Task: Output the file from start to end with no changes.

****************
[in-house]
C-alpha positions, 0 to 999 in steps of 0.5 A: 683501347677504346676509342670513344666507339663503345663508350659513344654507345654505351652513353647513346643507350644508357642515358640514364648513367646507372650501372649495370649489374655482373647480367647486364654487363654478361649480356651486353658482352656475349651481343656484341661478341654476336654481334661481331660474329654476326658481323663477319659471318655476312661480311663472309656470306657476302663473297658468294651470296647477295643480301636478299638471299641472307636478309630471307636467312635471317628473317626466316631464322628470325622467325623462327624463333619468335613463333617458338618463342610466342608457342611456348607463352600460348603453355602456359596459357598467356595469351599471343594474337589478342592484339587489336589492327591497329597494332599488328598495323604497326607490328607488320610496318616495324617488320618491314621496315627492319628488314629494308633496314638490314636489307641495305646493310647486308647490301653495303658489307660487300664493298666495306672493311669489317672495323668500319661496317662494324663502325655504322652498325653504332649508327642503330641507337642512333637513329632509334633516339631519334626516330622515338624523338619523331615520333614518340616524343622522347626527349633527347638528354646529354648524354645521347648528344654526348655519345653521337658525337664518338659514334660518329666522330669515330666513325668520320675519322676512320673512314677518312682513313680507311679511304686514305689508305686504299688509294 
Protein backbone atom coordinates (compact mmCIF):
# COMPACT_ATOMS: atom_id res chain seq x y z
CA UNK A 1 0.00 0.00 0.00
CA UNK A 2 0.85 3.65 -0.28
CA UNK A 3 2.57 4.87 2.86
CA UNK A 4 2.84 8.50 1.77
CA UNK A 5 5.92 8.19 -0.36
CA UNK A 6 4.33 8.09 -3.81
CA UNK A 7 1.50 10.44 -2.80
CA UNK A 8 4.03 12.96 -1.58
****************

[in-house]
C-alpha positions, 0 to 999 in steps of 0.5 A: 683501347677504346676509342670513344666507339663503345663508350659513344654507345654505351652513353647513346643507350644508357642515358640514364648513367646507372650501372649495370649489374655482373647480367647486364654487363654478361649480356651486353658482352656475349651481343656484341661478341654476336654481334661481331660474329654476326658481323663477319659471318655476312661480311663472309656470306657476302663473297658468294651470296647477295643480301636478299638471299641472307636478309630471307636467312635471317628473317626466316631464322628470325622467325623462327624463333619468335613463333617458338618463342610466342608457342611456348607463352600460348603453355602456359596459357598467356595469351599471343594474337589478342592484339587489336589492327591497329597494332599488328598495323604497326607490328607488320610496318616495324617488320618491314621496315627492319628488314629494308633496314638490314636489307641495305646493310647486308647490301653495303658489307660487300664493298666495306672493311669489317672495323668500319661496317662494324663502325655504322652498325653504332649508327642503330641507337642512333637513329632509334633516339631519334626516330622515338624523338619523331615520333614518340616524343622522347626527349633527347638528354646529354648524354645521347648528344654526348655519345653521337658525337664518338659514334660518329666522330669515330666513325668520320675519322676512320673512314677518312682513313680507311679511304686514305689508305686504299688509294 
Protein backbone atom coordinates (compact mmCIF):
# COMPACT_ATOMS: atom_id res chain seq x y z
CA UNK A 1 0.00 0.00 0.00
CA UNK A 2 0.85 3.65 -0.28
CA UNK A 3 2.57 4.87 2.86
CA UNK A 4 2.84 8.50 1.77
CA UNK A 5 5.92 8.19 -0.36
CA UNK A 6 4.33 8.09 -3.81
CA UNK A 7 1.50 10.44 -2.80
CA UNK A 8 4.03 12.96 -1.58